A Texas judge has named a special counsel to investigate whether Toyota Motor Corp. intentionally hid evidence during a 2006 lawsuit involving a woman paralyzed when her Camry rolled over.
Johnson County District Court Judge John E. Neill appointed J. Gregory Coontz to the job, giving him power to probe whether Toyota violated a court order in the case, which was settled in 2007 for $1.5 million.
The judge took the unusual step after reviewing internal documents provided by a former Toyota lawyer who managed rollover litigation for the company and subsequently claimed that the automaker intentionally held back safety data in lawsuits.
Those allegations were cited by the victim in the Camry crash, Pennie Green, in a motion filed in the Texas court in late 2009 to hold Toyota in contempt of court for its handling of her lawsuit. She argues that Toyota hid information from her during discovery, and that otherwise she might have sought a bigger settlement or gone to trial.
If her charges prove true it could be a significant blow to Toyota, which has been working to bolster its credibility in the wake of federal investigations into its sudden acceleration problems. In addition, a contempt ruling against Toyota could be cited by attorneys representing motorists in scores of lawsuits against the automaker nationwide.
“We are confident that we have acted appropriately with respect to product liability litigation and our discovery practices, including in the Green case,” Toyota said in a statement. “The recent order by the Texas court is not a finding that Toyota violated any discovery obligation.”
Jeff Embry, Green’s attorney, said that he might move to reopen the case if the court does determine that Toyota acted in contempt.
“Our position is we want to get to the truth and we believe the judge does too,” Embry said. “There must be enough information in the documents the judge reviewed for him to proceed with the case.”
Embry said he had not seen those documents, some 6,000 pages of which were handed over by Dimitrios Biller, who worked at Toyota from 2003 to 2007 and subsequently was embroiled in litigation with the automaker. Because the documents contain privileged company information they have been kept under seal by Neill.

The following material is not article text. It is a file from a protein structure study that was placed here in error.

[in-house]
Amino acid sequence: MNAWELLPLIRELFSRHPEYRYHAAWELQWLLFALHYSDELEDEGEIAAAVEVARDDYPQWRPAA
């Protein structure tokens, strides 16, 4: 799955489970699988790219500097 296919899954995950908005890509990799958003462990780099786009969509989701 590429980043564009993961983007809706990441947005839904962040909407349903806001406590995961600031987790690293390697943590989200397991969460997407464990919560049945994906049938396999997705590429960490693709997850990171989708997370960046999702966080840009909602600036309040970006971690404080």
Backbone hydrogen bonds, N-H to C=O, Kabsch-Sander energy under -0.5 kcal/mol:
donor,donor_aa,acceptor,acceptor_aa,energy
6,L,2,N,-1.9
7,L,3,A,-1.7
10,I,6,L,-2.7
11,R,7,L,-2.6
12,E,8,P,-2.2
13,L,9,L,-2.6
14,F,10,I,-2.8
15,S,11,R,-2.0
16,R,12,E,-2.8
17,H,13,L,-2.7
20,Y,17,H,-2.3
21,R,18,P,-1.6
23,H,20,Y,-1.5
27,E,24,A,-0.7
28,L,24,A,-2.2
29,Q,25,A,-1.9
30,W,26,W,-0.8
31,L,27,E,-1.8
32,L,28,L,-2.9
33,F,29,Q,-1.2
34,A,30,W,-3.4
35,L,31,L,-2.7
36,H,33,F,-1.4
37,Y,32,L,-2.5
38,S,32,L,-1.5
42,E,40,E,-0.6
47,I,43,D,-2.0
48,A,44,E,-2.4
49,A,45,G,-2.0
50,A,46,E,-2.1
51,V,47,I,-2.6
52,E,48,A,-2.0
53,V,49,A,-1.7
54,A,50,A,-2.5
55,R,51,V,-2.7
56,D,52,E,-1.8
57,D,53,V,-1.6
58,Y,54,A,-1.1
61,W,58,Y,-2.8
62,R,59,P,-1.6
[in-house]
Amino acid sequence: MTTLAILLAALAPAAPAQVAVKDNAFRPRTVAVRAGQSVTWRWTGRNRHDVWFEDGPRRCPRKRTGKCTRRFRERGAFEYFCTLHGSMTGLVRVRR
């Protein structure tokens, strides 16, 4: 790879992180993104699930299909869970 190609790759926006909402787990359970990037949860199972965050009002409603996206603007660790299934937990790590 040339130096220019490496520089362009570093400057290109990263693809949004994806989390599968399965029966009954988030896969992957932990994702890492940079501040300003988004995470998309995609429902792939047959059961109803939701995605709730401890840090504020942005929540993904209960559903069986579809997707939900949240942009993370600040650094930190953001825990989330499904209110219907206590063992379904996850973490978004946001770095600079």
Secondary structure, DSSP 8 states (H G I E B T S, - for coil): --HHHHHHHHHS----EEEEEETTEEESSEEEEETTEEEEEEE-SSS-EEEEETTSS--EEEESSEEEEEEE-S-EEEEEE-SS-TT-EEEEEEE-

In a lawsuit, Biller claimed that Toyota settled with Green to prevent her from gaining access to company records known as “Books of Knowledge,” containing potentially damaging safety data about vehicles including the 1997 Camry, the model that Green drove.
Toyota has disputed that account. But last August, the Texas Supreme Court rejected a plea by the automaker that the contempt motion be dismissed, handing it back to Neill.
Last month an arbitrator in California threw out Biller’s suit, ruling that he had breached his severance agreement and awarding Toyota $2.6 million in costs and damages.
In an interview Friday, Biller said he expects to be questioned by the special counsel. He and Embry both noted that the arbitrator, in his ruling, did not determine whether Toyota had committed discovery fraud, focusing solely on Biller’s adherence to his severance terms.
In a Feb. 3 letter announcing the appointment of the special counsel, Neill indicated that he intended to answer that question, giving Coontz wide-ranging powers to determine whether Toyota acted in contempt and to “remedy the alleged violation of this order, if any.”
Coontz, a personal injury and business litigation attorney in Burleson, Texas, could not be reached. He co-founded a firm in 1990 with Neill, then a private attorney. In 1998, Neill was appointed to the bench by Gov. George W. Bush.